I do know, however, that Baudrillard’s sense of living in a film in America leaves out that very important thing – the radio. The cd deck. Without it – especially in those vast eyeaching spaces that you have to speed through, Wyoming, Utah, Colorado, Texas – the movie-in-life becomes simply a trance of sleep inducing landscapes. I have left behind a little bit of myself – the little bit that lived at a fictitious address in Georgia - in the computers of the state police of each of those states, just trying to get out of there.

3 comments:

patrick j. mullins said...

'It might be a sign of one’s retarded development in late modern capitalism to retain it, as I do, into middle age.'

I think, rather, that it is a sign modern capitalism's particular brand of retardation that one can only fulfill it in middle age. And it is not especially pleasant even though it is what you wanted. You think, well now I have it, but it doesn't work well within society, where you're not supposed to be able to do it unless you keep it in the newly made-safe boundaries which pretend to deplore the slow erosion of any kind of spirited sensibility while making sure that the possibilities are more and more limited, but merely more be-gadgeted, and therefore all of the erosions are re-posited over and over until the directors of all arts institutions are company men of the most mediocre sort (this is happening). So then you have to keep practising at both states, and decide if the one you wanted but attained only as if by now an anomaly is worth continuing with, however unrealistic it may seem. Because people 'you are nice to' and whom 'you are thoughtful to' are not very attuned to old thoughts of reciprocity, and are primarily competitive. Therefore, you have to watch your back all the time, but when it feels right, it doesn't feel as though the catastrophes will happen, as you and Baudrillard point out. However, this is no reason not to go on with the soundtrack if it sounds okay a majority of the time (throw it out if it's just an occasional Schopenhaurian bit of pleasure against the pain backdrop, and settle for all sorts of normal things again), because the catastrophe is not really lessened or increased by whether the soundtrack is kept running (or rather, the degree is not that great.)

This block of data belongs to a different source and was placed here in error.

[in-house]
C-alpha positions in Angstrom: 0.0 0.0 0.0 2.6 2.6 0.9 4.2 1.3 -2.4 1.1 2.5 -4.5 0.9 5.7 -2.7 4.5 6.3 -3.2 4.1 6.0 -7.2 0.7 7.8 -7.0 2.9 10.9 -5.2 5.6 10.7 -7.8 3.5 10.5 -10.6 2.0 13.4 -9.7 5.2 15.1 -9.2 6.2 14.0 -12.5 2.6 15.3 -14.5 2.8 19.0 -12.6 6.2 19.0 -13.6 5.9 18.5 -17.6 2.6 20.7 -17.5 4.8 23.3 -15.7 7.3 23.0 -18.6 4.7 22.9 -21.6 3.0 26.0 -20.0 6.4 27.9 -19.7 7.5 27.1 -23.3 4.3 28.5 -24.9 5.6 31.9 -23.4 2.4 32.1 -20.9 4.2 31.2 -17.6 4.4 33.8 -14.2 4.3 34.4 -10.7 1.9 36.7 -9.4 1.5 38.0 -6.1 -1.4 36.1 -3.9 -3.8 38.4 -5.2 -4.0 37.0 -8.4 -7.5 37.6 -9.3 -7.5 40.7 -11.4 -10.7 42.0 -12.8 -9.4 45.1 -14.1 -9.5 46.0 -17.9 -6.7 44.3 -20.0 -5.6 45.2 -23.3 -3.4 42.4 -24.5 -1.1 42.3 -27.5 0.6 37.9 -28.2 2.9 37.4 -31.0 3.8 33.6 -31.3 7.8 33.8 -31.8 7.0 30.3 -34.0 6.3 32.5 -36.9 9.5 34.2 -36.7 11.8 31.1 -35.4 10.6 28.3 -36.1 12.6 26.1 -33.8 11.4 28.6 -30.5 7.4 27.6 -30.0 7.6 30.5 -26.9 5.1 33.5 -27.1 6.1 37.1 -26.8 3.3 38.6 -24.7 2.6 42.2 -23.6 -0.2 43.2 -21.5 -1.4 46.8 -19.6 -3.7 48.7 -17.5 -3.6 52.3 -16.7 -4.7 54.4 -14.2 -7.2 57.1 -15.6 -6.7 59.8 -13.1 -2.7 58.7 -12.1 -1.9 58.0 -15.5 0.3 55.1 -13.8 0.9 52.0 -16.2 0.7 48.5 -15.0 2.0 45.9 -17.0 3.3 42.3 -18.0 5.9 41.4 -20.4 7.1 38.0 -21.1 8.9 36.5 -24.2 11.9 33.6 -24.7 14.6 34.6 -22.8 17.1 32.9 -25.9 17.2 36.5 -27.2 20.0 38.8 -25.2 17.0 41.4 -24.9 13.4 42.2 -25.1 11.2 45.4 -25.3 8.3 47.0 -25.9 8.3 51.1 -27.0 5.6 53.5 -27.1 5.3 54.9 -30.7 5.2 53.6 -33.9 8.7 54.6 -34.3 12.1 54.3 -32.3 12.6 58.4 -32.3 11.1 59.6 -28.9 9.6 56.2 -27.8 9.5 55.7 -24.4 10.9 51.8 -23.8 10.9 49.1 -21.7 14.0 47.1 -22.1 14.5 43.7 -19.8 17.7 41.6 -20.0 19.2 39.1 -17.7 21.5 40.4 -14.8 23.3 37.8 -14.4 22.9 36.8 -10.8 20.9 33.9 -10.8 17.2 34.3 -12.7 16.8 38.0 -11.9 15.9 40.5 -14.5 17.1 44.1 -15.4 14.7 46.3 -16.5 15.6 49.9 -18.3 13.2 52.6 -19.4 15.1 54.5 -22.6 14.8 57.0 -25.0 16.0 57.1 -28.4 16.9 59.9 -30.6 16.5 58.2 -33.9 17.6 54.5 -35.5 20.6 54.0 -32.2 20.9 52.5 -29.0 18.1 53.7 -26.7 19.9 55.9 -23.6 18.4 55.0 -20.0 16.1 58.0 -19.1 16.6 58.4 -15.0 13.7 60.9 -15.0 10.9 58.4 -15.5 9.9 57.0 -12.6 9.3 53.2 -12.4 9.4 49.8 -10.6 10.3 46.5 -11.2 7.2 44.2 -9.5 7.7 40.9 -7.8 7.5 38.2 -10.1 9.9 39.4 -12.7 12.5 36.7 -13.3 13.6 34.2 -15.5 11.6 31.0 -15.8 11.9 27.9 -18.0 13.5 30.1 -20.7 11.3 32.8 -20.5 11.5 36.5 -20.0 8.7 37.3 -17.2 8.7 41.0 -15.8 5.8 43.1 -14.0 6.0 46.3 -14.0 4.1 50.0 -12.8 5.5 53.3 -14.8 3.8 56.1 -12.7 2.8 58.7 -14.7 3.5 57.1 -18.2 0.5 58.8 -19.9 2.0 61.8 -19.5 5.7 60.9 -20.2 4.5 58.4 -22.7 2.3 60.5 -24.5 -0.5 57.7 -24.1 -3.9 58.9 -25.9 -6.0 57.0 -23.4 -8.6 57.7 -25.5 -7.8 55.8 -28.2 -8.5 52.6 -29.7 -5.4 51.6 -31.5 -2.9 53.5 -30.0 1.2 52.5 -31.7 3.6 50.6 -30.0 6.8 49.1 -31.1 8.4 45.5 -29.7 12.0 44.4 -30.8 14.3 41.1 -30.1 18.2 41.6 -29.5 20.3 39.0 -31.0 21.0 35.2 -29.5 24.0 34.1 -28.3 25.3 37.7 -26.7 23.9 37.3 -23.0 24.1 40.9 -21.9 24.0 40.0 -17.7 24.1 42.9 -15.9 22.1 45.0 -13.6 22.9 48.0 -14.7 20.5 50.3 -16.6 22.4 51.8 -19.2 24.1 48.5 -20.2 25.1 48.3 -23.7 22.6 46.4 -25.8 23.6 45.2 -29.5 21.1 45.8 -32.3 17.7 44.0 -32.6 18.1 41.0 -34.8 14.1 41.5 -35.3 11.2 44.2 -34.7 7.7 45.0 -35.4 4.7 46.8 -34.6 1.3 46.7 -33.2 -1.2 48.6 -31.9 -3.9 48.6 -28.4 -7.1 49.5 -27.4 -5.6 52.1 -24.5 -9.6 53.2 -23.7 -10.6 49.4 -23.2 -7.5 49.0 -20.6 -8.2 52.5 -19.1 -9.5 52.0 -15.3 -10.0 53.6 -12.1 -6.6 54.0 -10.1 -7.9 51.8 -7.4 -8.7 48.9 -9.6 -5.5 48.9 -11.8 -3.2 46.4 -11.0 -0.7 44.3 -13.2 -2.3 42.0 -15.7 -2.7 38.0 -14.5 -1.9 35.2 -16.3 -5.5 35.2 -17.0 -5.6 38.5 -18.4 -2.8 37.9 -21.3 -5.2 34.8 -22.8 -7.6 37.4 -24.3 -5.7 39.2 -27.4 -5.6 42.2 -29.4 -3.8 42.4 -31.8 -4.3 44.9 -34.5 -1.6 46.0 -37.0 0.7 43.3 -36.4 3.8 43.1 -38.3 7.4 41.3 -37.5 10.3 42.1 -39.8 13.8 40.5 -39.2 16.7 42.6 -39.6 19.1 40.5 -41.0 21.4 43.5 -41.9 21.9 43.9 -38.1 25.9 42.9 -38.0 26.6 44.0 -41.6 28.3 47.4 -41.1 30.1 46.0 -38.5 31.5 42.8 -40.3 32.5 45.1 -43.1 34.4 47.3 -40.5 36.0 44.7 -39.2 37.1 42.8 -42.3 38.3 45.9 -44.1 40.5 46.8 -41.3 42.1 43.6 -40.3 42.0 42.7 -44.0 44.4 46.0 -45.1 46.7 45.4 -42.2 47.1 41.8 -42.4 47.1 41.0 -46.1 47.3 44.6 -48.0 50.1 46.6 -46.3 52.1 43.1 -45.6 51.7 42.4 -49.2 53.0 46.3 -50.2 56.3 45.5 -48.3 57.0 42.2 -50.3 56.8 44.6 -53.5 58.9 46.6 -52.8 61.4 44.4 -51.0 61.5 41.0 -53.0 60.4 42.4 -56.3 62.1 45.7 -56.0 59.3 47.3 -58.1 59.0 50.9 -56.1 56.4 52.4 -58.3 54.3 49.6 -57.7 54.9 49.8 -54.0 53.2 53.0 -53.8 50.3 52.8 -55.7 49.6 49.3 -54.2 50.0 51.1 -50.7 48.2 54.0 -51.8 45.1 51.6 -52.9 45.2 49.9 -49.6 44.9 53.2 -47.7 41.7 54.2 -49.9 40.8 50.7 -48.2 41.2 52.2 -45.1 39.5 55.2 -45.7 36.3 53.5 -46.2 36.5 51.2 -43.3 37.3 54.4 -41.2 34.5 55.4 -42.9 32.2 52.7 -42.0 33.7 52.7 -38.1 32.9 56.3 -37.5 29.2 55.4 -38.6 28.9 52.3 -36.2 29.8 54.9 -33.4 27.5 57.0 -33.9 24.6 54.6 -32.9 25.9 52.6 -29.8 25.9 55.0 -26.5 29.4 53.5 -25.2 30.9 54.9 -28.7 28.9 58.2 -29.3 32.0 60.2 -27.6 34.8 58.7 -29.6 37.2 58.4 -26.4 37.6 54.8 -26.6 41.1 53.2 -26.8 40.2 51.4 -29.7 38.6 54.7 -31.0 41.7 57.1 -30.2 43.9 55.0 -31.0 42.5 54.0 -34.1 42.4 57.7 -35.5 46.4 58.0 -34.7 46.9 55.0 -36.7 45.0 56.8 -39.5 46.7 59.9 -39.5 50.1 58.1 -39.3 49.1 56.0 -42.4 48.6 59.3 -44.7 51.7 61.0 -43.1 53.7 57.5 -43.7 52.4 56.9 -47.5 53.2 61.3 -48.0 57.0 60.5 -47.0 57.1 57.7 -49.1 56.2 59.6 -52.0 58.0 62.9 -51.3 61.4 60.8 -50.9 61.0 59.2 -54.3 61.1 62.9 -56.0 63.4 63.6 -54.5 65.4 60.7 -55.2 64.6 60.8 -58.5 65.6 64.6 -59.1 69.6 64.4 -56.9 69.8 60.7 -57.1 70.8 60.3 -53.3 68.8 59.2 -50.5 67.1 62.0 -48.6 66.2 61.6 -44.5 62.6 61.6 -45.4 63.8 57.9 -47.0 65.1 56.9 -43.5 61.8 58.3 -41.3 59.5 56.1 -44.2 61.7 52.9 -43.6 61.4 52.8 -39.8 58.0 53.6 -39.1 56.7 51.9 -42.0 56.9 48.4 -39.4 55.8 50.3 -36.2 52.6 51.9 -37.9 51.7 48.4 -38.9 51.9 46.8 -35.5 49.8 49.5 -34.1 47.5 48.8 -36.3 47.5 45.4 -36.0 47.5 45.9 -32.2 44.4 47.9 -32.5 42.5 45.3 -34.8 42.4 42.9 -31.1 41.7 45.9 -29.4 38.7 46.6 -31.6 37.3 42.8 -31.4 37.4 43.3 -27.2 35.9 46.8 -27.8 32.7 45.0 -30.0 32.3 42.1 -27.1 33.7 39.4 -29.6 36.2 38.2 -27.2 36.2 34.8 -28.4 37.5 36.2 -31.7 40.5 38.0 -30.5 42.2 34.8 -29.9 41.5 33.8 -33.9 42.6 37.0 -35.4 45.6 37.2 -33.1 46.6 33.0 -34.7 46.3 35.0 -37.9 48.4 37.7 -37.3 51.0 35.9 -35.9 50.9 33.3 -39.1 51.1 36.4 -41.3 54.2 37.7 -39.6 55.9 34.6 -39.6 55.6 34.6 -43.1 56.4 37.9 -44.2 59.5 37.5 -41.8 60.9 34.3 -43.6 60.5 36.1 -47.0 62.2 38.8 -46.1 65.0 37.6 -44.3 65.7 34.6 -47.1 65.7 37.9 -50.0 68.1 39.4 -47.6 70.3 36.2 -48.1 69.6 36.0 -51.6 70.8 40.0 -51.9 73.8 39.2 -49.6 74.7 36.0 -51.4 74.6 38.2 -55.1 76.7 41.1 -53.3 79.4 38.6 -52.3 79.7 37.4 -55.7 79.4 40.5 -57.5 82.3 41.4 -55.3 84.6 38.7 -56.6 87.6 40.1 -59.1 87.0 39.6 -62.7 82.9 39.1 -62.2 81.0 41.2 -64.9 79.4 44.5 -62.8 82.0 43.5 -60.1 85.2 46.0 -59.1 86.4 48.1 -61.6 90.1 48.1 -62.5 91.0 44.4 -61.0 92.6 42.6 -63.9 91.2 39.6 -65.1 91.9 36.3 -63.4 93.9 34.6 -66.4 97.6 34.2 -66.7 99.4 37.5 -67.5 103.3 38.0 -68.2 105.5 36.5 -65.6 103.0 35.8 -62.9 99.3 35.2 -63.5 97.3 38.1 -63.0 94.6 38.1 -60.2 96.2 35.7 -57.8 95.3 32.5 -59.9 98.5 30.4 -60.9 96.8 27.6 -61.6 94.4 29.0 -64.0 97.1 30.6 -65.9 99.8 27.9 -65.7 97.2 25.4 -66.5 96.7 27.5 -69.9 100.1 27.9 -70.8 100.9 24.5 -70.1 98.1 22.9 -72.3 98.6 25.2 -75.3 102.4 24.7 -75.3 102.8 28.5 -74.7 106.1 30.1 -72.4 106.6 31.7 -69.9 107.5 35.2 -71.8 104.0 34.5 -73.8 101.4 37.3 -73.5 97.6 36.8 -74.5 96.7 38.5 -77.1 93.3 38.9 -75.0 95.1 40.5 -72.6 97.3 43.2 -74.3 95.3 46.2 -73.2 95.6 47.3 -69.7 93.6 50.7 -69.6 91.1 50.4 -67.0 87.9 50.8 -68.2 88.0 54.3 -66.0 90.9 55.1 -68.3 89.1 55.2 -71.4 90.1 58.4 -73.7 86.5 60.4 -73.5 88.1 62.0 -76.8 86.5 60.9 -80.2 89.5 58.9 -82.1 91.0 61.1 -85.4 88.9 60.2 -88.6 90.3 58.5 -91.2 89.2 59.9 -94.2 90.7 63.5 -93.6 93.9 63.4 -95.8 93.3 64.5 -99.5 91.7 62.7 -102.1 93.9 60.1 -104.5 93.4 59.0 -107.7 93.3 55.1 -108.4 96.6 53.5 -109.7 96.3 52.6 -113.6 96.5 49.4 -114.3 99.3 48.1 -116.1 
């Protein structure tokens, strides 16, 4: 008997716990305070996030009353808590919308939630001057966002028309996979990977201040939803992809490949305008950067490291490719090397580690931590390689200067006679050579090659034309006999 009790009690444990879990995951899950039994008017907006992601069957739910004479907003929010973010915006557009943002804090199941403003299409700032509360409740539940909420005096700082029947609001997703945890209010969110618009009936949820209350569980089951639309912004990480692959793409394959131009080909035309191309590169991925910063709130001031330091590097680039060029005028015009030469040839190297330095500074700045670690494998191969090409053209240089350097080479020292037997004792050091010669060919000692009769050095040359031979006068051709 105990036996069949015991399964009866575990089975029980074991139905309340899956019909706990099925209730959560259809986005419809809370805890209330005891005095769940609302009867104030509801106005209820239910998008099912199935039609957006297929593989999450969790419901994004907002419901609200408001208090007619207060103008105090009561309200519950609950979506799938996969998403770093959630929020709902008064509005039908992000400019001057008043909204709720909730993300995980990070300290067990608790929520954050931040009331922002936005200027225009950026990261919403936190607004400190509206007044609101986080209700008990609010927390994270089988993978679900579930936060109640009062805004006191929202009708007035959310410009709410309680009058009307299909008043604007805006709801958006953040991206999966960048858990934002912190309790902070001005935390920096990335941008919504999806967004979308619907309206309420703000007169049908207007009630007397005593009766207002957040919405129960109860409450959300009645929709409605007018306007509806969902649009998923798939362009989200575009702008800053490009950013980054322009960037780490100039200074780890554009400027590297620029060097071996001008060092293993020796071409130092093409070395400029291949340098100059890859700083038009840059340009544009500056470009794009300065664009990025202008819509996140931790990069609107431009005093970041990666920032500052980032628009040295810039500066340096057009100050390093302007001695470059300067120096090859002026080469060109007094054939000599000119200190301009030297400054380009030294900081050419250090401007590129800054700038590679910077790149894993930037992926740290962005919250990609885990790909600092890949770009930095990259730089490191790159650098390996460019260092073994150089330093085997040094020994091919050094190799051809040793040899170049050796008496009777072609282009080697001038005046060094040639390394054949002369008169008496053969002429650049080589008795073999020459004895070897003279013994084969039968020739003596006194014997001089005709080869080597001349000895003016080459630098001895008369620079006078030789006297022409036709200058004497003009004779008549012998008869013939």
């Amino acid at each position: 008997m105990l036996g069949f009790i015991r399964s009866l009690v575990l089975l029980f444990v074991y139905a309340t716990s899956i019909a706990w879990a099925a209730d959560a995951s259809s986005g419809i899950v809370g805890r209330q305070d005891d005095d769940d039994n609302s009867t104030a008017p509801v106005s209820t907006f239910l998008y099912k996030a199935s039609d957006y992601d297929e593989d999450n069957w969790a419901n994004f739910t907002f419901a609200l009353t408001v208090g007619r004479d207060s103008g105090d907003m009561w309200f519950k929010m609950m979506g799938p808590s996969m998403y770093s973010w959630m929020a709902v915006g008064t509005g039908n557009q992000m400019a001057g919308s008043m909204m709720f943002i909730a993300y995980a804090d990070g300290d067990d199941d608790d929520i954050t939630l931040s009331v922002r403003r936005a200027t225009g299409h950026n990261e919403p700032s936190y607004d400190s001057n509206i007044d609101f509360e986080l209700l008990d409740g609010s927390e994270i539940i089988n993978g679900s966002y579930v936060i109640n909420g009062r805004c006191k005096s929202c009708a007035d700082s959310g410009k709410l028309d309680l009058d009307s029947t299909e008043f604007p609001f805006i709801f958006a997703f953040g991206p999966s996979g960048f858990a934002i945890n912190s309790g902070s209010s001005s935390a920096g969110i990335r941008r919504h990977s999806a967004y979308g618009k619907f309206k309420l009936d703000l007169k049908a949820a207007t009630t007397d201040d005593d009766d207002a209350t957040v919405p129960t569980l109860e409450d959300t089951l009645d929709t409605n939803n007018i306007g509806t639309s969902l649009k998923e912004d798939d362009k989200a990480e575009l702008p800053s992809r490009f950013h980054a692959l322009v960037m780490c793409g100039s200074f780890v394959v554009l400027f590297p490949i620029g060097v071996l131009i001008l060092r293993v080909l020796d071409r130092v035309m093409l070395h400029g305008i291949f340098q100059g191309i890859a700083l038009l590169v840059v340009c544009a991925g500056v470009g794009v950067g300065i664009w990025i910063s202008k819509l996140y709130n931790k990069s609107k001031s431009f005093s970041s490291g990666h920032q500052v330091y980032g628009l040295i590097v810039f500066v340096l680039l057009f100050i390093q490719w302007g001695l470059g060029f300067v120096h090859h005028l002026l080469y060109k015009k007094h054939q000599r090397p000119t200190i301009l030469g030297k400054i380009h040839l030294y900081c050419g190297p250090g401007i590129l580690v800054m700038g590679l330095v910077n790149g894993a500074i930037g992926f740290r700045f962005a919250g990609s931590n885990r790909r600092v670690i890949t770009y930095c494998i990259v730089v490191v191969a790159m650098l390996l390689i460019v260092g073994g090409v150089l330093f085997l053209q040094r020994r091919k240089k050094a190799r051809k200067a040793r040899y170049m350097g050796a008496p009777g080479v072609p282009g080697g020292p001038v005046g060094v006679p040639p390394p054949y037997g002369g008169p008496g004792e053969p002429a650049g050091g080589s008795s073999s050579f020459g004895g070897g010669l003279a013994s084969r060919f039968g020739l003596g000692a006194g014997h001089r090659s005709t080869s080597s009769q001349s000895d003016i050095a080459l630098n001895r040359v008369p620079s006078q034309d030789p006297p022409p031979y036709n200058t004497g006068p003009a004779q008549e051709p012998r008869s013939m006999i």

roger said...

"I think, rather, that it is a sign modern capitalism's particular brand of retardation that one can only fulfill it in middle age." Well, you might be right, there, Patrick. Since you are a musician, I can't imagine that you don't have a sound track in your head that is to mine as the finest stereo system is to a battered boom box.